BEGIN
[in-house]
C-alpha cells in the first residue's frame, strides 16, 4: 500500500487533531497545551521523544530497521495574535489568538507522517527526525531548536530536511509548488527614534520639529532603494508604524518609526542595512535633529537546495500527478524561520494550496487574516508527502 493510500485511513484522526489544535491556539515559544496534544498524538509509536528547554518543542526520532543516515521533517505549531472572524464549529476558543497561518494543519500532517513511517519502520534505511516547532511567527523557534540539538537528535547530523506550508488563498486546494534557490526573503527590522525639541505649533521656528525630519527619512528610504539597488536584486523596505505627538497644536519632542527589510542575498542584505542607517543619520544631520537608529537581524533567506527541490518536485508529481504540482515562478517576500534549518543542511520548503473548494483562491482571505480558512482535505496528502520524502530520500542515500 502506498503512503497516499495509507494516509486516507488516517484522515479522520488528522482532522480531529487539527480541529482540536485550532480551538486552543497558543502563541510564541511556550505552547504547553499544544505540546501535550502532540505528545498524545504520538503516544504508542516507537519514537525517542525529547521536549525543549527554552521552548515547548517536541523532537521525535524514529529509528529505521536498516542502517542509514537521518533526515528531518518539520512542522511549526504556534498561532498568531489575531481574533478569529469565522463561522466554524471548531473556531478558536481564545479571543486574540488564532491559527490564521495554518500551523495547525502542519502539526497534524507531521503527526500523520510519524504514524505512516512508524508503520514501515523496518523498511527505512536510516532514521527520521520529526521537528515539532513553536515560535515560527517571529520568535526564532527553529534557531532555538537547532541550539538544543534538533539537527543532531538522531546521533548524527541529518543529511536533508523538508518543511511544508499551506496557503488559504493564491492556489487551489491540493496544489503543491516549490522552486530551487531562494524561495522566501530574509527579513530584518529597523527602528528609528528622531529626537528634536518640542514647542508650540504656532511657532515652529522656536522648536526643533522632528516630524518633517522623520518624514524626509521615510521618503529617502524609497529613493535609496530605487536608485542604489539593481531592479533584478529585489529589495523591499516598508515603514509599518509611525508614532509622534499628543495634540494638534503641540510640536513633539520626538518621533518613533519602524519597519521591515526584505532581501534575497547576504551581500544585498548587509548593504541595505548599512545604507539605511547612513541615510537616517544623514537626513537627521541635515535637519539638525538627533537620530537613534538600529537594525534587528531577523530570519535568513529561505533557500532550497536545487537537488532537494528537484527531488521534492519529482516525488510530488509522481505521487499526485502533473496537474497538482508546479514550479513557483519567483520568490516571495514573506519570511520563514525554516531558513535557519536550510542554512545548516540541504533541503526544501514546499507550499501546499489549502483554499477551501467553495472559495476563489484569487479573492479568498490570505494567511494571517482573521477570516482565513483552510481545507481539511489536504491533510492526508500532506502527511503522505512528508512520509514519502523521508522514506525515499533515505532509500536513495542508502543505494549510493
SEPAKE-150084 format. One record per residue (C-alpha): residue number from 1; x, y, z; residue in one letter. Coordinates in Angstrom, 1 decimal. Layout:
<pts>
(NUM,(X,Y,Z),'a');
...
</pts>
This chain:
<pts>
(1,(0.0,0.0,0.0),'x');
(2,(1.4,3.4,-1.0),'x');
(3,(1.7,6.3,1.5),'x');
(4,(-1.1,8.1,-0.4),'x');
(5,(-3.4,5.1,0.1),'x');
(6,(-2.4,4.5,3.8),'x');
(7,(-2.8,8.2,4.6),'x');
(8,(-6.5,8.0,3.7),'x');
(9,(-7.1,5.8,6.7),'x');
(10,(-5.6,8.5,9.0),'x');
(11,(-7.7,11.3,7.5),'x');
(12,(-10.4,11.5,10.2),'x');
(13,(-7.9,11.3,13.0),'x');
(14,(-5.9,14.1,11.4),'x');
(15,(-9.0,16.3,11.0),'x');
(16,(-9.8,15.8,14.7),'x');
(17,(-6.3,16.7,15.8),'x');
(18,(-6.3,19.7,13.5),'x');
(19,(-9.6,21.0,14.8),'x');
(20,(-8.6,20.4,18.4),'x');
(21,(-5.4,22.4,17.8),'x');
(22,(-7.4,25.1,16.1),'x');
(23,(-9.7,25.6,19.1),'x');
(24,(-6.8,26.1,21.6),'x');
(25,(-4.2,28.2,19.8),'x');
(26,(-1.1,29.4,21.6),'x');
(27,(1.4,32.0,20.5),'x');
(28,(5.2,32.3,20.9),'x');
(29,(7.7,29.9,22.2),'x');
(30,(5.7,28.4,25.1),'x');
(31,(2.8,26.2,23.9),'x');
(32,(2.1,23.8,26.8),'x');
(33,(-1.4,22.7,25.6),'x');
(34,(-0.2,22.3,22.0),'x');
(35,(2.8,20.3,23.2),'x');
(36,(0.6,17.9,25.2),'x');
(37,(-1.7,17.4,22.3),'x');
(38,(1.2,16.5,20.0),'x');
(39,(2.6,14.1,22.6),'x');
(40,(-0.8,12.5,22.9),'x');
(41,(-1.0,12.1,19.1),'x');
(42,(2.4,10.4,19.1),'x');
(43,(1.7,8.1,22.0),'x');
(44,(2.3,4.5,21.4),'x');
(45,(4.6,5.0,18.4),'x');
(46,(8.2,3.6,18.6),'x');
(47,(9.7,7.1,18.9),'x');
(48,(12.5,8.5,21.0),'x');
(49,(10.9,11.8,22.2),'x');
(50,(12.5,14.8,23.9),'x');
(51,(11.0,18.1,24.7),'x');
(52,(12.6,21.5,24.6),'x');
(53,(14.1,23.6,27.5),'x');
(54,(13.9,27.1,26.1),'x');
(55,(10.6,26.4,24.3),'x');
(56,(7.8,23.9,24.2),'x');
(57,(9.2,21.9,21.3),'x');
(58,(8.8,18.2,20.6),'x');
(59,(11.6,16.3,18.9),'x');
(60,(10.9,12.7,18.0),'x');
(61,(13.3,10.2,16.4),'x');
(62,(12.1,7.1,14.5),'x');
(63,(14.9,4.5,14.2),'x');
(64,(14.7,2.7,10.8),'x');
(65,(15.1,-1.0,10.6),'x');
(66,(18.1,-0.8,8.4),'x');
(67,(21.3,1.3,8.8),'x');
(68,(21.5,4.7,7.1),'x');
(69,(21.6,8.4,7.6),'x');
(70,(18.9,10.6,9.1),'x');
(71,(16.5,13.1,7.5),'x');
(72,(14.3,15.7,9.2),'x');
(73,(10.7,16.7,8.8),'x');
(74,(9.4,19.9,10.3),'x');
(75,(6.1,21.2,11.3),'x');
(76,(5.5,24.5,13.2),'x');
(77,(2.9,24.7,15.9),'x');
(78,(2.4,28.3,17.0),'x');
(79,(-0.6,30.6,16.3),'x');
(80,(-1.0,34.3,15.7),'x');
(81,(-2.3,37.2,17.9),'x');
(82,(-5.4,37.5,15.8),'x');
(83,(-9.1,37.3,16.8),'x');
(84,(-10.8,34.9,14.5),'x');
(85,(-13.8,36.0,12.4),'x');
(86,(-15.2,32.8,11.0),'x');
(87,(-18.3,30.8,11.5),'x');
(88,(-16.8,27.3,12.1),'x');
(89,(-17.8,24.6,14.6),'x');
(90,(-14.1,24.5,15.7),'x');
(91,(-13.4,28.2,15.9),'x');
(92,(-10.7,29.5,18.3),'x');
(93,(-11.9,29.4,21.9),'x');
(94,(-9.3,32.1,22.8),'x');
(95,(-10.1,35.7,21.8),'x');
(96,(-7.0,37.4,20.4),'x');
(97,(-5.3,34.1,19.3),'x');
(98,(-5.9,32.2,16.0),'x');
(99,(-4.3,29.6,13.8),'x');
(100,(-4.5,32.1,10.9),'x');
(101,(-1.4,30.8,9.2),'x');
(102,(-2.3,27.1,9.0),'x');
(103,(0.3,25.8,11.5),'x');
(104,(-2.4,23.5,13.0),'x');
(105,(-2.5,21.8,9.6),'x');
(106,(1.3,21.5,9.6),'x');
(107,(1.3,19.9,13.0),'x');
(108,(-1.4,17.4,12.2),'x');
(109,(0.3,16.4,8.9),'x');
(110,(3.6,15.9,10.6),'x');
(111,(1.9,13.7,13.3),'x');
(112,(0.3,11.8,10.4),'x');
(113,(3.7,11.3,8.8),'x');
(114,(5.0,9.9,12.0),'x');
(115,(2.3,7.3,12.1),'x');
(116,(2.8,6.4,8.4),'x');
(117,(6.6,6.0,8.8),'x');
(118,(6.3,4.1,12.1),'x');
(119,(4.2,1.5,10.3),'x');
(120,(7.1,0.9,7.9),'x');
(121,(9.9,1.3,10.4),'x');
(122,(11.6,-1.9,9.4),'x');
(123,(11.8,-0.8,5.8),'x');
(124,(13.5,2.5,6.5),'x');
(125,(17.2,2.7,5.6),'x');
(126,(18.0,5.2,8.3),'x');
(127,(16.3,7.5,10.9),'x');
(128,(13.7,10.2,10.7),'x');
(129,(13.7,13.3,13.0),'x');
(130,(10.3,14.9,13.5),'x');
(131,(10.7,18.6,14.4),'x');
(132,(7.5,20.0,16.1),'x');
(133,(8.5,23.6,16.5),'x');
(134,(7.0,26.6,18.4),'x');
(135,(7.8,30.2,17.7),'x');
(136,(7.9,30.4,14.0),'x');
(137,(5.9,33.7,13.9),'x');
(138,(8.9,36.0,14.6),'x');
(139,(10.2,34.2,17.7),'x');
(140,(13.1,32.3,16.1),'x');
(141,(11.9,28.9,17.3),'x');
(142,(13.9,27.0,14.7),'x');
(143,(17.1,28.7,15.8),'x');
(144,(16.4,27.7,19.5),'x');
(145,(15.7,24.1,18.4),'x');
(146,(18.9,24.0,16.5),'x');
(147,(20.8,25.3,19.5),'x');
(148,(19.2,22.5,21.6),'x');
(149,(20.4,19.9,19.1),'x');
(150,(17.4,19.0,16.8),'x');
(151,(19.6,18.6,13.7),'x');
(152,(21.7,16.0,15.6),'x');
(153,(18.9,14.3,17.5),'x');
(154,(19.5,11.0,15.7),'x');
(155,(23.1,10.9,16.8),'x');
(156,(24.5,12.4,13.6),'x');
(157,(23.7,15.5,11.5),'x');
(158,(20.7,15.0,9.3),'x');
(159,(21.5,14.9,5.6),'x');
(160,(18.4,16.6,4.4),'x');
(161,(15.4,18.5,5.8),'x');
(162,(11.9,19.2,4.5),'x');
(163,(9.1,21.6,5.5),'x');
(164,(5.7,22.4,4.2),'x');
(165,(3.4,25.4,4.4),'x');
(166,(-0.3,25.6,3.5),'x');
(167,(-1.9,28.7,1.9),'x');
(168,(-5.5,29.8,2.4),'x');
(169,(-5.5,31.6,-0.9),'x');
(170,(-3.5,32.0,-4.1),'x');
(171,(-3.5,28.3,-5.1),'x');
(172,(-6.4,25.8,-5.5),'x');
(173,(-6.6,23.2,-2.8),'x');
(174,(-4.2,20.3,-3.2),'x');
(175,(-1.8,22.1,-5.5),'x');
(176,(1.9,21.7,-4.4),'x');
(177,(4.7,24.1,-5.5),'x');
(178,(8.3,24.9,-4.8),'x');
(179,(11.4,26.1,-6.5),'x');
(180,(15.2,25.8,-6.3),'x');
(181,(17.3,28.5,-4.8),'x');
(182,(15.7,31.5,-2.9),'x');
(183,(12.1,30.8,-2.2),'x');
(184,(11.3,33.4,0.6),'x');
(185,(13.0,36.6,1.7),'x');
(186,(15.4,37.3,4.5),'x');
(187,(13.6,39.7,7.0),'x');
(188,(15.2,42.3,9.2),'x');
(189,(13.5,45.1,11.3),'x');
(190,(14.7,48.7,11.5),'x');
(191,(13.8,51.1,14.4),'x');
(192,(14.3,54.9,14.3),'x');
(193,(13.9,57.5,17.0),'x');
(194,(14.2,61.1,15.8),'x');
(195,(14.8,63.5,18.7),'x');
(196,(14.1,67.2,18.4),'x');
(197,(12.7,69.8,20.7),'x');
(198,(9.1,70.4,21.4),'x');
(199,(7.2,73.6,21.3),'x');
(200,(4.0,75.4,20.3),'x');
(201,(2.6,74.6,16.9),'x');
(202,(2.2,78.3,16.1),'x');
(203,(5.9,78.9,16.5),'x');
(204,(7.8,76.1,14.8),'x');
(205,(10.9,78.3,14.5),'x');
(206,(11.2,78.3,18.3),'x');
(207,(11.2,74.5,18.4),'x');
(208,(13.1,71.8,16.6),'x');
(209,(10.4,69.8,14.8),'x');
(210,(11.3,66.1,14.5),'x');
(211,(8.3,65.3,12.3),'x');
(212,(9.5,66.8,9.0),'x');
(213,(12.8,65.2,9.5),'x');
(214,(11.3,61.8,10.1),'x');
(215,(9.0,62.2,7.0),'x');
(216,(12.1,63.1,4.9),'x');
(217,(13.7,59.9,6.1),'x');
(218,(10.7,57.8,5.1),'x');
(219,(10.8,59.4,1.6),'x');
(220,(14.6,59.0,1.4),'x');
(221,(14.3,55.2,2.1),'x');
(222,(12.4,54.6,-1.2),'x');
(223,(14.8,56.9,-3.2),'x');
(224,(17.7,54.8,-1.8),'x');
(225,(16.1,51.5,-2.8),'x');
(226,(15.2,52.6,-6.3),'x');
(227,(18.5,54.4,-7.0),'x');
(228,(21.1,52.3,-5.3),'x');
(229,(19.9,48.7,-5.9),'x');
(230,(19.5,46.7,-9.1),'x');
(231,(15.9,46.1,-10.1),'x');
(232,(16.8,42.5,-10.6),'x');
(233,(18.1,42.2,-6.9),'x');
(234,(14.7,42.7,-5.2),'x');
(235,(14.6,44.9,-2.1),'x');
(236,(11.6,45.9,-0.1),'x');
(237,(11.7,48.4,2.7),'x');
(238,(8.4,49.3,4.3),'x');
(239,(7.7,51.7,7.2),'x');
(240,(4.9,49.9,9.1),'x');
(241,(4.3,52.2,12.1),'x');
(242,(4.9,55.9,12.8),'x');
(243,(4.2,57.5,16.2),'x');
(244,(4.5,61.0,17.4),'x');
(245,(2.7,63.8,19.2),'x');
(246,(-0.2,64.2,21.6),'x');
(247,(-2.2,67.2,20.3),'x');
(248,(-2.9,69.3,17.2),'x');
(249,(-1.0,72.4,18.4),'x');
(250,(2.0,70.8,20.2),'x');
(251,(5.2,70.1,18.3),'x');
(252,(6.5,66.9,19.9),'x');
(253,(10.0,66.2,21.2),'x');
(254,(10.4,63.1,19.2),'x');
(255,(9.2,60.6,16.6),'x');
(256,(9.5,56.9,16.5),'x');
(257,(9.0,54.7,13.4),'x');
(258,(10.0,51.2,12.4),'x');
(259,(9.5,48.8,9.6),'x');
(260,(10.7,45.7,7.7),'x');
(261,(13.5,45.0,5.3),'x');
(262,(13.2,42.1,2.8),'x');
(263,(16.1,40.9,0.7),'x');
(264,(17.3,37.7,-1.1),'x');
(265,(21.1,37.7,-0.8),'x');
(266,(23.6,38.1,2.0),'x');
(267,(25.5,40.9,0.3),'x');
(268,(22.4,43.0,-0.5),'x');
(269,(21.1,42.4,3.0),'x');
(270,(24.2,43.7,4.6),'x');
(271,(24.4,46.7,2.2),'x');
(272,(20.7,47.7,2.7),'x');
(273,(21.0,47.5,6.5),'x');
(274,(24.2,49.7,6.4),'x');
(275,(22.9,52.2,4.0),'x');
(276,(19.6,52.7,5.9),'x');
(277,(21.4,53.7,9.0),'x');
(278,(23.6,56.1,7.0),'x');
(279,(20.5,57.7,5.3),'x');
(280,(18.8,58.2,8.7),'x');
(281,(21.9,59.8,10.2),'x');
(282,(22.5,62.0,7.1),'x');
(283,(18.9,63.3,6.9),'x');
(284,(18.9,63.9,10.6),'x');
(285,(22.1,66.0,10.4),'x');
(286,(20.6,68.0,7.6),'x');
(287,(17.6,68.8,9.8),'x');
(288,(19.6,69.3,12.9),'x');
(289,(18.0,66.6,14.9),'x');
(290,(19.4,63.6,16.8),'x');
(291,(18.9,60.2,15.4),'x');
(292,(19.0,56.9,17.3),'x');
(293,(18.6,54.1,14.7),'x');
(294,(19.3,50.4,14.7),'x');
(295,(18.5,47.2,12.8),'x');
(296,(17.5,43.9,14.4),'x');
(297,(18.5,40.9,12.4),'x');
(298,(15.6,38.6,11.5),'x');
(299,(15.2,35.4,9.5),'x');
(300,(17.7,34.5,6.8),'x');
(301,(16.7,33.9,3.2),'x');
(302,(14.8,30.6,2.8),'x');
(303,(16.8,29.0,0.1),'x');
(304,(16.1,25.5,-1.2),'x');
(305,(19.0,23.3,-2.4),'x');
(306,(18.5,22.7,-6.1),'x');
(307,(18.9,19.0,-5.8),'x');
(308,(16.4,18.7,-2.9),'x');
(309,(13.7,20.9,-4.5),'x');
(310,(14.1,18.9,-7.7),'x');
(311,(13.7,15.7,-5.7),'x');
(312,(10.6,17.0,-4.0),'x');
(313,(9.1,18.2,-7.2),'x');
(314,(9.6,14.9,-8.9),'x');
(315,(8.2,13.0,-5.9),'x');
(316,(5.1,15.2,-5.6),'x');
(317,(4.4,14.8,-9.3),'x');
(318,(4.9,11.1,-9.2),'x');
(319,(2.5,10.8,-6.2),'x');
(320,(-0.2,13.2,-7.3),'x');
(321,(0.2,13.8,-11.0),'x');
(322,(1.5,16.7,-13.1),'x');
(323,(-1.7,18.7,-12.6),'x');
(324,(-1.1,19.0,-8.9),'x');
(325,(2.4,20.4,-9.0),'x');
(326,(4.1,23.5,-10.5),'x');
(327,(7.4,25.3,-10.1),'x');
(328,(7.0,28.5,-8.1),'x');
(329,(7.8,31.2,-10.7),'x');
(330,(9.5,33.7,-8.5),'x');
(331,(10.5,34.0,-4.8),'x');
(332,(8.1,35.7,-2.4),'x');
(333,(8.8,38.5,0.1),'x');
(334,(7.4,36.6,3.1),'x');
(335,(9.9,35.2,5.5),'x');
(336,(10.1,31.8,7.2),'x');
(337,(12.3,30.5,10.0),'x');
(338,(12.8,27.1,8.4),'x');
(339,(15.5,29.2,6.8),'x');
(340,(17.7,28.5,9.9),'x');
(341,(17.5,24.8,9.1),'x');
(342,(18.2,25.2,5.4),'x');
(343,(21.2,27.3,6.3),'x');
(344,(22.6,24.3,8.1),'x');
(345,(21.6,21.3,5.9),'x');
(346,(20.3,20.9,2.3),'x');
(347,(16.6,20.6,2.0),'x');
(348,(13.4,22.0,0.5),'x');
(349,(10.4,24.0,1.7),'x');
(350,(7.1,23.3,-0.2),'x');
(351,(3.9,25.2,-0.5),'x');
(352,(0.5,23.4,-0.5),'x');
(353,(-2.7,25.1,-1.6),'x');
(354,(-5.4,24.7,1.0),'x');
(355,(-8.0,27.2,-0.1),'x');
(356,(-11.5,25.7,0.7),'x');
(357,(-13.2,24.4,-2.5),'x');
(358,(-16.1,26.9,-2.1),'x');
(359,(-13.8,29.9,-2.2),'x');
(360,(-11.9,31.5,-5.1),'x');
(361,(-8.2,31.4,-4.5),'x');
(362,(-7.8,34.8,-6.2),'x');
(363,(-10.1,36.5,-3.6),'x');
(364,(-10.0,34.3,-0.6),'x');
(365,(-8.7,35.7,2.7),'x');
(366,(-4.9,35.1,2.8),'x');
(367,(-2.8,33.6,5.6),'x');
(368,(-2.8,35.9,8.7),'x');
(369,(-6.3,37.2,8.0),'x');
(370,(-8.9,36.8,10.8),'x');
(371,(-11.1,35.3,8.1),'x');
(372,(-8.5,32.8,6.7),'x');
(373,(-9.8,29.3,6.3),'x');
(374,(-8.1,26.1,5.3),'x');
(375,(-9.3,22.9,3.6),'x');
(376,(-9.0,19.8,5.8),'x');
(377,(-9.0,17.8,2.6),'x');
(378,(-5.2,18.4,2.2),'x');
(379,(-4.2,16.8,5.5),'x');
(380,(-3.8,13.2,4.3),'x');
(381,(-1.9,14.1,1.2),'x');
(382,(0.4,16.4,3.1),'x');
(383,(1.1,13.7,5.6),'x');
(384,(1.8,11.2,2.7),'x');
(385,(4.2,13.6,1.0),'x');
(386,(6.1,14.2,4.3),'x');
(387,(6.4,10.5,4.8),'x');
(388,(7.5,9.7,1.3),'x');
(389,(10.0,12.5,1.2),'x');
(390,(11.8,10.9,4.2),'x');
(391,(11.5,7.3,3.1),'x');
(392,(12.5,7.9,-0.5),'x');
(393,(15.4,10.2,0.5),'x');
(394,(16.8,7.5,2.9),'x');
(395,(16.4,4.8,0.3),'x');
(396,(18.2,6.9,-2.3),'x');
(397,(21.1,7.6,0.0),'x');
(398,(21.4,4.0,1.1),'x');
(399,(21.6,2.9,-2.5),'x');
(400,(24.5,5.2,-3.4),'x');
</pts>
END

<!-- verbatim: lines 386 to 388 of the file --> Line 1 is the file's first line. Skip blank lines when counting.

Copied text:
(377,(-9.0,17.8,2.6),'x');
(378,(-5.2,18.4,2.2),'x');
(379,(-4.2,16.8,5.5),'x');